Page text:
Thursday, October 31, 2013

New $90 Million Condos in NYC Needle Towers

Bloomberg reports:
Two duplex apartments at the One57 condo tower have sold for more than $90 million each -- a staggering number even in Manhattan’s super-luxe market.

One57, just steps from New York’s Carnegie Hall, is not only crazy expensive, it’s super-tall for a residential building.

Designed by Paris architect Christian de Portzamparc, the tower rises to 1,000 feet, with panoramas of Central Park and midtown Manhattan.

The new building is one of perhaps a dozen needle-thin towers planned for New York. Carol Willis, the founder of Manhattan’s Skyscraper Museum, calls them “a new type in the history of the skyscraper.”
Super-slims are unique to Manhattan. “The economy of land values drives what can be built,” Willis said.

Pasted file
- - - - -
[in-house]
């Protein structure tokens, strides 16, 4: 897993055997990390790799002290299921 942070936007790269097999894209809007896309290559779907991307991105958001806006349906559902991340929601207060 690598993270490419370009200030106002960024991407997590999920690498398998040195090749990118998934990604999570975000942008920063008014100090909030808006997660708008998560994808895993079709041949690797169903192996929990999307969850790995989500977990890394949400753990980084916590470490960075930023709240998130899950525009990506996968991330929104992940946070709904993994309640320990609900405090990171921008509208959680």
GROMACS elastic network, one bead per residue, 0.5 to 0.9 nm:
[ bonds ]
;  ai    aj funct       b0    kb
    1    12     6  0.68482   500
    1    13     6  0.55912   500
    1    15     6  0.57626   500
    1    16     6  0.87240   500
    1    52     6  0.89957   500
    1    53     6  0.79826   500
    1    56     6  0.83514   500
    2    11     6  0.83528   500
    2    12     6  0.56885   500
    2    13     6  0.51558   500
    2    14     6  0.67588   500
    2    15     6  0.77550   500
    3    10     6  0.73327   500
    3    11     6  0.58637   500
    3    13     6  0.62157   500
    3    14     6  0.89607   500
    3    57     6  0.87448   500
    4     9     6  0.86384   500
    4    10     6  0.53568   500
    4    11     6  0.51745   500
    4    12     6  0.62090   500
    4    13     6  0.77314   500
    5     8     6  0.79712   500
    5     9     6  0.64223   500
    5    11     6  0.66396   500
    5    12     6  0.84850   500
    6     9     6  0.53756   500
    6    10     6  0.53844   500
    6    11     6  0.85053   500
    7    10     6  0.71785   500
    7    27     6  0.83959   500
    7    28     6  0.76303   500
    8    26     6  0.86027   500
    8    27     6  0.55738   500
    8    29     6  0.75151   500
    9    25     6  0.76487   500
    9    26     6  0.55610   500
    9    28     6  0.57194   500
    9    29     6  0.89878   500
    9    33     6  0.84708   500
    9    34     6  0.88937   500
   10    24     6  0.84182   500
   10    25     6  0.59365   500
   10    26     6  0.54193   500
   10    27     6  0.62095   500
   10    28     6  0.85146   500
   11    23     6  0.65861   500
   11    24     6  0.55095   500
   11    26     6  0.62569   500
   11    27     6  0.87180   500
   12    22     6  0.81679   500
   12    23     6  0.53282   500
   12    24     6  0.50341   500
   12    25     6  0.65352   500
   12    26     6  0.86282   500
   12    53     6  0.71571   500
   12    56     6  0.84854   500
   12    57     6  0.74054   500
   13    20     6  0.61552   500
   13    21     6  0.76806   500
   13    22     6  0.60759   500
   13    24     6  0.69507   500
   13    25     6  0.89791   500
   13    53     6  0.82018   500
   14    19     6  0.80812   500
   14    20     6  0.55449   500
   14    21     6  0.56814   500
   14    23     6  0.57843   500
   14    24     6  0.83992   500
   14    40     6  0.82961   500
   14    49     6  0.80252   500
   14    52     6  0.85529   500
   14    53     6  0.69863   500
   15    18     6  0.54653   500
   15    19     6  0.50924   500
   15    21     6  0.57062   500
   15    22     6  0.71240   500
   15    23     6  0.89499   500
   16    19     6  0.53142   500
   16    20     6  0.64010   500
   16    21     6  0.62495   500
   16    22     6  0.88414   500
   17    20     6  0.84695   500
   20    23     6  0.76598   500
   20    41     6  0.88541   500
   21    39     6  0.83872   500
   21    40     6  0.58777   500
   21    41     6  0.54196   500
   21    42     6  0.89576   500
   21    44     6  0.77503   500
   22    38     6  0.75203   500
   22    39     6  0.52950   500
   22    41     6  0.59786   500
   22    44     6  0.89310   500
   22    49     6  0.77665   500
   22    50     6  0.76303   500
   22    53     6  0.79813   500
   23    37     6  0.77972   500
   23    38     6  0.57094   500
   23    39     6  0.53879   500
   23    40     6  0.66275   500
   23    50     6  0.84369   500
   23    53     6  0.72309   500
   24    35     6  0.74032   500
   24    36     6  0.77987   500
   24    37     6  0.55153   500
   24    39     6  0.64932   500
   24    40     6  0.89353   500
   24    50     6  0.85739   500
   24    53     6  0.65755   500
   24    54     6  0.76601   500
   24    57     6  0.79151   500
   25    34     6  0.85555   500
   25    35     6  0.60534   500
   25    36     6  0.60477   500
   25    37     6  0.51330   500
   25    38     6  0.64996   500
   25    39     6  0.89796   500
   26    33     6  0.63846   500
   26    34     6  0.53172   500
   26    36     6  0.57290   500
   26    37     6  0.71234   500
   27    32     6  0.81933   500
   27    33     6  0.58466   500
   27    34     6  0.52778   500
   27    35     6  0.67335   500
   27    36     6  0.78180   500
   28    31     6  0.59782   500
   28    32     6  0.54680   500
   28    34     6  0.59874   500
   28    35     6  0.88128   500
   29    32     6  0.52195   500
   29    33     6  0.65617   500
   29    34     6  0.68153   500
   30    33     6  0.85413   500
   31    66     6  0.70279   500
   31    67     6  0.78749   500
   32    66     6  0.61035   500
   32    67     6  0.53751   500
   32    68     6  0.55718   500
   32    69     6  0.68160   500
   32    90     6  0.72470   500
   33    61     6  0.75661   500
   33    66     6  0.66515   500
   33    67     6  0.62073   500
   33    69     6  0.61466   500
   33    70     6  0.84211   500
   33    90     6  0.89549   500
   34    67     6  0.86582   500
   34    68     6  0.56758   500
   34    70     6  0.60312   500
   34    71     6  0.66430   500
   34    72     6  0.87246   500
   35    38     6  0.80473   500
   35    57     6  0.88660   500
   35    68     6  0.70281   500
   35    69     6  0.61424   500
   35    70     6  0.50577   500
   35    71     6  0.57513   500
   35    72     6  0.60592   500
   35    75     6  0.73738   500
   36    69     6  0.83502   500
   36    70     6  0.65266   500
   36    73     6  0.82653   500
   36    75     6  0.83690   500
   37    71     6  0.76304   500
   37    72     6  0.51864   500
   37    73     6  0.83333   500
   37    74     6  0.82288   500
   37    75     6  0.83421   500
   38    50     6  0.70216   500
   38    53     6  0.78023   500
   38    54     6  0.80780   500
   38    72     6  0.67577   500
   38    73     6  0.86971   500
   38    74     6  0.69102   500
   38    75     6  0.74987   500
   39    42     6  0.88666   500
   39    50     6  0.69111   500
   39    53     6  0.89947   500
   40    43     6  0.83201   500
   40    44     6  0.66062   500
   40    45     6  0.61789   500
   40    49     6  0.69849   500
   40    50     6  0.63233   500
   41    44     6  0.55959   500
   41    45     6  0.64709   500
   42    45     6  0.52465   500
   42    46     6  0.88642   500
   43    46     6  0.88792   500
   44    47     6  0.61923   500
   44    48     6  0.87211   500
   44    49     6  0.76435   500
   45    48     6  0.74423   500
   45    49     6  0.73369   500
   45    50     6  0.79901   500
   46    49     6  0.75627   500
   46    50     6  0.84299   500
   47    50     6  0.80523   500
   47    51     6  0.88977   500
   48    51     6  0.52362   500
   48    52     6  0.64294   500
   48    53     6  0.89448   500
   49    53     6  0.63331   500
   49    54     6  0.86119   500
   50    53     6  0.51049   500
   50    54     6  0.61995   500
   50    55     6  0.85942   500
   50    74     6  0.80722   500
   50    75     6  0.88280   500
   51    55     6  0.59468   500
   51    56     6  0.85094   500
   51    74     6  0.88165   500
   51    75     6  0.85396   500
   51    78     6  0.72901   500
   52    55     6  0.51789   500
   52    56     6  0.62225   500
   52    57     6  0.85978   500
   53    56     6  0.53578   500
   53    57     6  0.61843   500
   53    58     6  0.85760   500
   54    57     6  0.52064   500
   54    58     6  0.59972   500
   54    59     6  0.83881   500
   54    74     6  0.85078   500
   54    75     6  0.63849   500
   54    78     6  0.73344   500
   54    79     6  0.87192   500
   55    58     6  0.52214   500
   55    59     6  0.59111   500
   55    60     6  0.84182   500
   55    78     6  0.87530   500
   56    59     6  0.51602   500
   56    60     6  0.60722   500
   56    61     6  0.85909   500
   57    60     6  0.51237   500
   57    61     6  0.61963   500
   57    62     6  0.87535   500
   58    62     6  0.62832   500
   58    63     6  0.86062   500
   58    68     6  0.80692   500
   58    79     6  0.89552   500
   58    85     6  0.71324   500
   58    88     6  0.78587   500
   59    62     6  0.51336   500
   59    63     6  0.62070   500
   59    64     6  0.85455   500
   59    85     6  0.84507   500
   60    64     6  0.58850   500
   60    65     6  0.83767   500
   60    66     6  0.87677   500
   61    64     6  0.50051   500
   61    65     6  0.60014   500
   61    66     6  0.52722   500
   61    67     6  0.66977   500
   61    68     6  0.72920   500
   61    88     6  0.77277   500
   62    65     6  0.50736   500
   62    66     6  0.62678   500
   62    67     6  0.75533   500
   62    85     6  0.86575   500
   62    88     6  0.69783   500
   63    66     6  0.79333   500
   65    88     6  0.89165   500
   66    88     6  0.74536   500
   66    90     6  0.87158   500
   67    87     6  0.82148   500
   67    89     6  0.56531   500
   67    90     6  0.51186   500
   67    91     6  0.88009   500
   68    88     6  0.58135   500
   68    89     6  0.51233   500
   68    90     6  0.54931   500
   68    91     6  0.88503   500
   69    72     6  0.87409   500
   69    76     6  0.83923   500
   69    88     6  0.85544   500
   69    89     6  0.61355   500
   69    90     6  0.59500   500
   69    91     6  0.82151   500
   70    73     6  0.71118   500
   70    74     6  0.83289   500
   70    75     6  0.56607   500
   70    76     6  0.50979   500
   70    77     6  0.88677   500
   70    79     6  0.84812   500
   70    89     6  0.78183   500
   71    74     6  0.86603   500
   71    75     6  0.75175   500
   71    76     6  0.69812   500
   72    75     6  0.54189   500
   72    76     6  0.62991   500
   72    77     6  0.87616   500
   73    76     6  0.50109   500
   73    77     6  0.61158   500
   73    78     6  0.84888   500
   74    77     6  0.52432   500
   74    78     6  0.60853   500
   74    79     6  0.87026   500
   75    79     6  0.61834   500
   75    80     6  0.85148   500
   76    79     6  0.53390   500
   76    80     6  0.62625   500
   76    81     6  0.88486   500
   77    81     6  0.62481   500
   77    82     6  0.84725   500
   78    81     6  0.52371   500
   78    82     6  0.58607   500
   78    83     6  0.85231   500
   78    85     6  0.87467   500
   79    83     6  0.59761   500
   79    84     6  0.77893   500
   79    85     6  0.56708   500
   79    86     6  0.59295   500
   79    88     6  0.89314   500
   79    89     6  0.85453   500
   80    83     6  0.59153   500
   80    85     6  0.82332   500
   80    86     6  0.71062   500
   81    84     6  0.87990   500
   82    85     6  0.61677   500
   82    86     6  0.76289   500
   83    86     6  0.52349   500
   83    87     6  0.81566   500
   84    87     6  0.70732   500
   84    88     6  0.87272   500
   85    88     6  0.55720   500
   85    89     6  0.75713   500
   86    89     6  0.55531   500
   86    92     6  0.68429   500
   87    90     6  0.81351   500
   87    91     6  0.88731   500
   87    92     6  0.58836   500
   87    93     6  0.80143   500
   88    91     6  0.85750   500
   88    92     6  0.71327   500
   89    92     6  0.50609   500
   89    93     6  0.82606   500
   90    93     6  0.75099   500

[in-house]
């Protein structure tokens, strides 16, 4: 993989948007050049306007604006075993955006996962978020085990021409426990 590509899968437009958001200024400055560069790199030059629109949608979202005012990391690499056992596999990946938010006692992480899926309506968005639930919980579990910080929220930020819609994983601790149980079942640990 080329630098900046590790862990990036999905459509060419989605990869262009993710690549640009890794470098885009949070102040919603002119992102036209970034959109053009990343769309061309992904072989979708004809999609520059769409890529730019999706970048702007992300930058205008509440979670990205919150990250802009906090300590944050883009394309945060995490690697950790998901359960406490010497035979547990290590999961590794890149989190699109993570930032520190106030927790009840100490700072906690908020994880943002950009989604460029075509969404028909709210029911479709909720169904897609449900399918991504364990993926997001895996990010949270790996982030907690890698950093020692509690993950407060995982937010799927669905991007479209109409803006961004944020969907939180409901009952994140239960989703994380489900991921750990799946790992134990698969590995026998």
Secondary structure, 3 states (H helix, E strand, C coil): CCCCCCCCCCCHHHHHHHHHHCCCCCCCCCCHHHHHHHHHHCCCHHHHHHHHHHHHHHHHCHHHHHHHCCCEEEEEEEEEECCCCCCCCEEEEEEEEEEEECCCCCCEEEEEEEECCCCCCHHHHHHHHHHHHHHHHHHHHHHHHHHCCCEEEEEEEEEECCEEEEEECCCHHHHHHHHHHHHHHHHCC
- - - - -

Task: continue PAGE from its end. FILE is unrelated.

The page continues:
Read the rest here.


  1. This article reminds me of Mark Thornton's write up on Cantillon effects associated with the Skyscraper index:

  2. For that kind of money, that must be the shitter...

  3. I respond with the Max Raskin, Michael Deal, and Evan Applegate of Bloomberg post of 08-08-2008 Correlations: Skyscraper Index ... ... Sometimes a skyscraper is not just a skyscraper, at least to economists who see them as harbingers of downturns. The Skyscraper Index measures the correlation between the world’s tallest building and the business cycle. The theory, first proposed in 1999 by Dresdner Kleinwort analyst Andrew Lawrence, is that construction of the world’s tallest building is usually completed right before an economic downturn. The Empire State Building went up early in the Great Depression, and the World Trade Center was completed on the eve of a recession.